Much to Console

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Review of exhibition 'Game On' at the Barbican, until 15 September and transfers to the Museum of Scotland, Edinburgh, in October

The 'Game On' exhibition, an exploration of the culture and history of videogames, is very timely. It comes at the start of a new wave of consolidation in the games console industry. Microsoft's X-Box and Nintendo's Game Cube have just been launched in Britain, where they will be pitched against Sony's PlayStation 2.

The Best Brand Around

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Review of Artists Against the War

Artists Against The War (AATW), is a loose collective of artists, producers, theatre, film and video makers who first met in October 2001 as a direct response to the bombing of Afghanistan. Our aim was to create artful protest against the inhumanity of war and international acts of state-controlled terror.

Top of the Pops?

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John Molyneux reviews the new Andy Warhol exhibition at Tate Modern.

In 1963 the Pop Artist Roy Lichtenstein painted 'Whaam!' It was a huge blow-up of a comic book image depicting a US fighter jet destroying an enemy plane at the press of a button. Nearly 30 years later, in the run-up to the Gulf War, 'Socialist Review' put this picture on the front cover with the caption 'Stop Bush's Mad War'. Similarly, in 1962 Andy Warhol produced his 'Marilyn Diptych', with its rows of yellow-haired Marilyns, and 36 years later the 'International Socialism Journal' referenced Warhol on its cover with rows of yellow-haired Karl Marxes.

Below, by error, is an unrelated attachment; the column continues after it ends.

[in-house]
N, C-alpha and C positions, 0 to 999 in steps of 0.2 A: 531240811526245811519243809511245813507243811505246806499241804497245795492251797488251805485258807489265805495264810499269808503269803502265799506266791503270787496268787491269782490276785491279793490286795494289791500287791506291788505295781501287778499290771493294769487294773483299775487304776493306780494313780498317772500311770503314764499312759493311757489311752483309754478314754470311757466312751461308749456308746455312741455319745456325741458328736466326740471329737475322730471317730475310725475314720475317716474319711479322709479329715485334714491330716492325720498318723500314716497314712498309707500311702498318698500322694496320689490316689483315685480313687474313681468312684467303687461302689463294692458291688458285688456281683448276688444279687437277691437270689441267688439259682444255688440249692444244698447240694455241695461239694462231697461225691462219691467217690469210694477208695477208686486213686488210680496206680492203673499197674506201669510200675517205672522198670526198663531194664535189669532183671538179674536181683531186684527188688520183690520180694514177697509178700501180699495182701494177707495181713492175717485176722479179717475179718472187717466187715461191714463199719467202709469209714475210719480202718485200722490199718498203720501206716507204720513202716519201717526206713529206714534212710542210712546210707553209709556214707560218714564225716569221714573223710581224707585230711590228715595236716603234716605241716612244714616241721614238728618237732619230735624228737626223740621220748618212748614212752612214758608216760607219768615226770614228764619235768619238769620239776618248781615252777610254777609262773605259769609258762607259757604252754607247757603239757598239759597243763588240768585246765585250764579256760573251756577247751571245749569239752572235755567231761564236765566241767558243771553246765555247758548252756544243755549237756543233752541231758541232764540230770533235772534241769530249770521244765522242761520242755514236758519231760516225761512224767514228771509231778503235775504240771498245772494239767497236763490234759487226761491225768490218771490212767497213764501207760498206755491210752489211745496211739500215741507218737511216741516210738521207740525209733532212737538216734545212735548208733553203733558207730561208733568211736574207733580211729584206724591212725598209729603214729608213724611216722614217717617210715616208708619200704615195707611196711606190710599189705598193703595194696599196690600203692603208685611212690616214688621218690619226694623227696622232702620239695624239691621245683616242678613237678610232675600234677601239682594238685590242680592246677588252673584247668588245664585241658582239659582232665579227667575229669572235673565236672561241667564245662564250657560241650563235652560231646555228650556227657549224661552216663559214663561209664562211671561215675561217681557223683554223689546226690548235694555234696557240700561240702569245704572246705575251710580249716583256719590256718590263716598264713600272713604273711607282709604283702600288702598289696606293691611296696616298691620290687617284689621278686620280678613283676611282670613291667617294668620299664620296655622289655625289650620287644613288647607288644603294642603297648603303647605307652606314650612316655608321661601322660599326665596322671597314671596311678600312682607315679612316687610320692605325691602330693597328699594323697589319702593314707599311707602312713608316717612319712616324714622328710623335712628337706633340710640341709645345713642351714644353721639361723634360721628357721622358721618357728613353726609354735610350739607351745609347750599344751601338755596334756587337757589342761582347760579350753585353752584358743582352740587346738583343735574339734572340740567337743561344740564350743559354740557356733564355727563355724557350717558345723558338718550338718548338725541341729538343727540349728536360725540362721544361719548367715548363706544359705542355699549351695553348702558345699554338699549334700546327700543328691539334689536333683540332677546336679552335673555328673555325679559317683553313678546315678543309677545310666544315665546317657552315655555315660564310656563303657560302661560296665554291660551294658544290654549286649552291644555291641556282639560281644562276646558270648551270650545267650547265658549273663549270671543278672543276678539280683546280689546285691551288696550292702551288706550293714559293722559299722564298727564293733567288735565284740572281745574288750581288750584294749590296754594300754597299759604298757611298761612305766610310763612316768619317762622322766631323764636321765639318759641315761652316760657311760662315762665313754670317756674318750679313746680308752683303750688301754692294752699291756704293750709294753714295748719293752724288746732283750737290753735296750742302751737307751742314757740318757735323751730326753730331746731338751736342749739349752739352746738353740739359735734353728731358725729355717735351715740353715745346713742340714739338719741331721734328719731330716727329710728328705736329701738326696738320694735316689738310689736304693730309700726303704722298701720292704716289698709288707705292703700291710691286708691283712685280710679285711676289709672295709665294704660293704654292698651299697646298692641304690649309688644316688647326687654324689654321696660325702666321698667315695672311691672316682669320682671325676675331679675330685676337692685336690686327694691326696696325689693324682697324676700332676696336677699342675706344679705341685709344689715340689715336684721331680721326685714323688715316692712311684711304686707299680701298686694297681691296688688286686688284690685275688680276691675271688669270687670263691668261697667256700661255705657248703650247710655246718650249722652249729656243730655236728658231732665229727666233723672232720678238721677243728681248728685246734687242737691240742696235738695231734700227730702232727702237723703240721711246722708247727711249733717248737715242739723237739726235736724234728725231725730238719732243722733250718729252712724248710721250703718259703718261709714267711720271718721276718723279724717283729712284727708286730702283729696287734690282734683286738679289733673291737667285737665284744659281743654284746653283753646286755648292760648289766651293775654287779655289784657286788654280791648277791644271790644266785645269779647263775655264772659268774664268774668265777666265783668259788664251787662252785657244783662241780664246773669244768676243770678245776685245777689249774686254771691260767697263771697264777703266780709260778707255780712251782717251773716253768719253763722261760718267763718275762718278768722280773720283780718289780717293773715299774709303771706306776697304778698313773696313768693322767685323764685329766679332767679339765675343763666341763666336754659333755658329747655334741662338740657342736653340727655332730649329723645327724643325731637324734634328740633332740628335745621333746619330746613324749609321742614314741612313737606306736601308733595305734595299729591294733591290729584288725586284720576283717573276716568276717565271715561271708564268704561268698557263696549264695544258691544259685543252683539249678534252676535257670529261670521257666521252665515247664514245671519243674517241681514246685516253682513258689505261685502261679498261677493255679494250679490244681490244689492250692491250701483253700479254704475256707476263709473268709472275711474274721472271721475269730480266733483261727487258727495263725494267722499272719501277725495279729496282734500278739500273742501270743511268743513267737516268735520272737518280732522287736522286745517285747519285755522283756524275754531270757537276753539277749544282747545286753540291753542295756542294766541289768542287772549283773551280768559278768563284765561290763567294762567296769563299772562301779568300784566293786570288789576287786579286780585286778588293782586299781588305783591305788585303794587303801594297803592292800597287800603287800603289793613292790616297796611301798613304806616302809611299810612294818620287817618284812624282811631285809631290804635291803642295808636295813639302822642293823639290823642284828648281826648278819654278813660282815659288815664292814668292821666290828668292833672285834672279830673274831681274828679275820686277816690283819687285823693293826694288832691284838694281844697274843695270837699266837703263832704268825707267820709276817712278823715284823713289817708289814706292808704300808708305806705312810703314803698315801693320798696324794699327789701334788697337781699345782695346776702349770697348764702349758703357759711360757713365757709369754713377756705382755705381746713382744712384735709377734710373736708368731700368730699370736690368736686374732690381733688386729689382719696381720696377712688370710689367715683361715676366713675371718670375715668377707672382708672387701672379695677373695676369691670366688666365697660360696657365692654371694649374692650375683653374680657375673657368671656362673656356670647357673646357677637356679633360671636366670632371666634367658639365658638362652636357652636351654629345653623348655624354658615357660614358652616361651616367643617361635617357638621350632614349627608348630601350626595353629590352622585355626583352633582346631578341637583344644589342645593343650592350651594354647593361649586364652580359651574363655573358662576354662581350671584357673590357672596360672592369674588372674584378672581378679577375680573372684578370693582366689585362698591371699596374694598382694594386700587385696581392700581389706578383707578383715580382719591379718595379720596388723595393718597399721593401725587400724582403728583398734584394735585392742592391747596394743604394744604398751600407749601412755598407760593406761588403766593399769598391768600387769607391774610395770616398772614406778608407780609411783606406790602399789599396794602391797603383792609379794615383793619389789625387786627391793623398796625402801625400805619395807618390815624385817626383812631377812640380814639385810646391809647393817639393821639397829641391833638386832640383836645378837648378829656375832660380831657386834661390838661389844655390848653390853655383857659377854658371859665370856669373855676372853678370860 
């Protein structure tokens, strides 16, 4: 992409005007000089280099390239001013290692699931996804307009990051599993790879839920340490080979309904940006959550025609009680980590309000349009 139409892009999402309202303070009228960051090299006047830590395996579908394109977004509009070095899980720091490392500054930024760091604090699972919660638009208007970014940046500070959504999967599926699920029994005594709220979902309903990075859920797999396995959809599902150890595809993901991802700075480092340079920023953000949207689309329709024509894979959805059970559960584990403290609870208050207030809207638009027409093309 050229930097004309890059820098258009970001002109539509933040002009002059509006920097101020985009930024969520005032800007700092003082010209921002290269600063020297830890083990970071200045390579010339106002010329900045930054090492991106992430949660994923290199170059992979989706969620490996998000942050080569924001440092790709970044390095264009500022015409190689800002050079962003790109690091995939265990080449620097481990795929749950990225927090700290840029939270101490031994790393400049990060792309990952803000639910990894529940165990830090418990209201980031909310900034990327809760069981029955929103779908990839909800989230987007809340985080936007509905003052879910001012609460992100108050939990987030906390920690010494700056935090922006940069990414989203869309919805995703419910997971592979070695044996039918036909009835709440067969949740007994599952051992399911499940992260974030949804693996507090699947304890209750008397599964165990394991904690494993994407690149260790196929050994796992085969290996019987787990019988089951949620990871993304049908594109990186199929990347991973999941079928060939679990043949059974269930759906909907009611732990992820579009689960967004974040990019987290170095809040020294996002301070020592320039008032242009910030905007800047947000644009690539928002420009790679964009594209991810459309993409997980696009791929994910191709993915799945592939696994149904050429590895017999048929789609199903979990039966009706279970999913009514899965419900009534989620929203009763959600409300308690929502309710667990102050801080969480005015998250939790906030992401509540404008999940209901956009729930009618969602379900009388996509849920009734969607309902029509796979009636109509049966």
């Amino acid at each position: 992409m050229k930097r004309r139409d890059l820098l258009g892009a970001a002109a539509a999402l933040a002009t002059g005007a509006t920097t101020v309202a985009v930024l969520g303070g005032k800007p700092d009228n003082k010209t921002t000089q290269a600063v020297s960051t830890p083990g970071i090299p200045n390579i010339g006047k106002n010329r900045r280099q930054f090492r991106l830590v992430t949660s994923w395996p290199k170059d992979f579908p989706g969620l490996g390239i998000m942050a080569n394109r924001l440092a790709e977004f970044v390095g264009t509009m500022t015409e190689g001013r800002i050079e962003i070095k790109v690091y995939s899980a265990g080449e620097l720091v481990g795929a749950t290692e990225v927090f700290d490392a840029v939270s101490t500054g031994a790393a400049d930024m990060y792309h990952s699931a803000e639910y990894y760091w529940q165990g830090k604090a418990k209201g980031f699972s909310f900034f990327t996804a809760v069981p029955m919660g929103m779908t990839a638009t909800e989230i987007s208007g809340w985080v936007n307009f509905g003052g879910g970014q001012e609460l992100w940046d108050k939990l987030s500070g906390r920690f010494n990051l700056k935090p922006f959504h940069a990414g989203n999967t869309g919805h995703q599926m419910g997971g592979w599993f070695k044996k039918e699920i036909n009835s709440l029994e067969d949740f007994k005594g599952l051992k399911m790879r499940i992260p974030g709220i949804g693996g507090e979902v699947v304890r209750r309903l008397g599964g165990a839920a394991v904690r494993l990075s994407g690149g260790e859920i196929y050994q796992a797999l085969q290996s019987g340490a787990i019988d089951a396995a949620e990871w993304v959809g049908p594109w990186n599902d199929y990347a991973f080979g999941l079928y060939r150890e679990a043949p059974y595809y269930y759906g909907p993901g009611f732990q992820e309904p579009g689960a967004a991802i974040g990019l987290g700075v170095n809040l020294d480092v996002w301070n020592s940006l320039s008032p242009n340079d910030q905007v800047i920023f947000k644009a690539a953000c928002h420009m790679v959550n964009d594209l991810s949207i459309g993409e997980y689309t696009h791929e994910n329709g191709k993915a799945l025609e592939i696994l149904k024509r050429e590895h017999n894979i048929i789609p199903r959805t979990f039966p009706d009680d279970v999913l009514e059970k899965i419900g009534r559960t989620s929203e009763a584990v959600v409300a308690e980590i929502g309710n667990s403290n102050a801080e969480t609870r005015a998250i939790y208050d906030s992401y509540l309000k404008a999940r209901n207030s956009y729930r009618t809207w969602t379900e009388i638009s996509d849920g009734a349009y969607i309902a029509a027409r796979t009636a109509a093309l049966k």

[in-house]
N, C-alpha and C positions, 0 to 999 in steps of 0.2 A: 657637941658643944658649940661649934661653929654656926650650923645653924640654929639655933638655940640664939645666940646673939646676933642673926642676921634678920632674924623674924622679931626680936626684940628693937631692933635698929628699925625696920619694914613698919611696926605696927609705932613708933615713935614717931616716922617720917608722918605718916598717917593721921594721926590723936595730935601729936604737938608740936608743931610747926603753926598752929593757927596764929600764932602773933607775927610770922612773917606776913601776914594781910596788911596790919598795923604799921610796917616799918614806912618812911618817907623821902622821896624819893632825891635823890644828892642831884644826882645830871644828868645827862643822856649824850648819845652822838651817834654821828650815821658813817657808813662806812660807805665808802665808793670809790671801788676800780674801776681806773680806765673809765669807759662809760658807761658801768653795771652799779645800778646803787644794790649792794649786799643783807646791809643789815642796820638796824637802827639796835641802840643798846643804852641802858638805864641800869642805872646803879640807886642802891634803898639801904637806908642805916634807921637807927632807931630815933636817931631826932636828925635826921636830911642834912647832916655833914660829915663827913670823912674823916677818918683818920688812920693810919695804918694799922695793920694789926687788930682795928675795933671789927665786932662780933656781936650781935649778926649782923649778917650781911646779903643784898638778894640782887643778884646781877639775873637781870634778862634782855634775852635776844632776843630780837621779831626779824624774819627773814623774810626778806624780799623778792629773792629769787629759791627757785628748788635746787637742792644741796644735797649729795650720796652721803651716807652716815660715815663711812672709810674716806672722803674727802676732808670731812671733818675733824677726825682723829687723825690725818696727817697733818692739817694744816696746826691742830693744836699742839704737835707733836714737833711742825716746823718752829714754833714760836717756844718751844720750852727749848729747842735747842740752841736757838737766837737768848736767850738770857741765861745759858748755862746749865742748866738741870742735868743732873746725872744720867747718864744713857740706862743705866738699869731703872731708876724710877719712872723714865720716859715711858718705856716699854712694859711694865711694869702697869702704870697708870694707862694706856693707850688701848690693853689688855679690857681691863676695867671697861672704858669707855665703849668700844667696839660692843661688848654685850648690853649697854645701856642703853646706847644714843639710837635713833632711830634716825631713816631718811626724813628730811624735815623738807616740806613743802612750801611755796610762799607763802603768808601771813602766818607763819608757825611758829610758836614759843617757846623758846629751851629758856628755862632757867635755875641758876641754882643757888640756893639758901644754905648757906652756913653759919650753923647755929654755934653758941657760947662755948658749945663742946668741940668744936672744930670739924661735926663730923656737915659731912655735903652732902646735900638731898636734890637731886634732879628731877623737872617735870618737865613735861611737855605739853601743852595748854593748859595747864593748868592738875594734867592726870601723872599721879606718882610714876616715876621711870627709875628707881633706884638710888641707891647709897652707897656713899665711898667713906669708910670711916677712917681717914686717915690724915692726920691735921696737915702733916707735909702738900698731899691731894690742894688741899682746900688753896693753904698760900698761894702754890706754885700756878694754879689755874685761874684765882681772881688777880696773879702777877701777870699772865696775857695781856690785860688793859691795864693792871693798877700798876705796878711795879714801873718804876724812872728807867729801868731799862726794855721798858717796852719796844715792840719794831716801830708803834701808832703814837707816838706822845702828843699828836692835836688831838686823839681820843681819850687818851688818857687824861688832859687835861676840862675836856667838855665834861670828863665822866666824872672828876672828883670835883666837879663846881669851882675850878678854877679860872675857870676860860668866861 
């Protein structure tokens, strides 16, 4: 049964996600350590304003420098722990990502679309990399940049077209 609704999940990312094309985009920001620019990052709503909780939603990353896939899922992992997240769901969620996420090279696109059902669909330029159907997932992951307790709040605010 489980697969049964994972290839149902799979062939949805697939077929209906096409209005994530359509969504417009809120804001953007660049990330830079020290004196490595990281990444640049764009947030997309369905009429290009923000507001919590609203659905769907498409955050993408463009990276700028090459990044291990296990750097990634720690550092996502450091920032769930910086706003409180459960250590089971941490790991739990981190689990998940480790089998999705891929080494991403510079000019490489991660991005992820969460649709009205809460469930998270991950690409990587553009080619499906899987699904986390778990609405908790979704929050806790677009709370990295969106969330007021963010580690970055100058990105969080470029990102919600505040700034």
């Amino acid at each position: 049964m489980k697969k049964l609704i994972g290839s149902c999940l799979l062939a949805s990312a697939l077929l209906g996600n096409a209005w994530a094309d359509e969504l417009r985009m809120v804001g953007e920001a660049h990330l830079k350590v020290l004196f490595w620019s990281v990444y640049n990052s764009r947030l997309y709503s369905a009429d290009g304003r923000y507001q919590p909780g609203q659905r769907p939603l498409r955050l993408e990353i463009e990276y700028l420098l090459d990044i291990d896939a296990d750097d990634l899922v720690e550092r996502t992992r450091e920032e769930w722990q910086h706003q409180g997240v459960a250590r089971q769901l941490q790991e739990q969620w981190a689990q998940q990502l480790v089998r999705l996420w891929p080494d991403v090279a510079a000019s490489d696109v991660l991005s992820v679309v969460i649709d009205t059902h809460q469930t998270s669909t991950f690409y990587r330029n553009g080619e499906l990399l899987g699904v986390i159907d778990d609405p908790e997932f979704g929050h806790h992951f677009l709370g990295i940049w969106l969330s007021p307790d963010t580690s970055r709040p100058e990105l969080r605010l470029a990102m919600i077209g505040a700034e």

When the Rhythm is Right

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Review of exhibition 'Paul Klee: The Nature of Creation' at the Hayward Gallery, London

It is a joy to step in from a grey London to the warm North African colours and playful lines of Swiss artist Paul Klee. Klee (1879-1940) spent most of his adult life in Germany, where his career culminated in 1921 when he became master of arts at the famous Bauhaus school. From the beginning, the Bauhaus was an institution based on radical views of art and its role in society. Klee left shortly before the Nazis closed it down.

All Power to the Imagination

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Review of exhibition 'Paris, Capital of the Arts 1900-1968' at the Royal Academy of Arts, London

Art in the 20th century is too often made to seem obscure and difficult, but this exhibition is about as accessible and exciting as it gets. Partly that's because it is linked to the development of a great city, so there's an inbuilt stress on history in the exhibition. But it also seems that the art industry has sensed growing interest in radical, even anti-capitalist, ideas. Paris is presented as a centre of subversion as well as culture.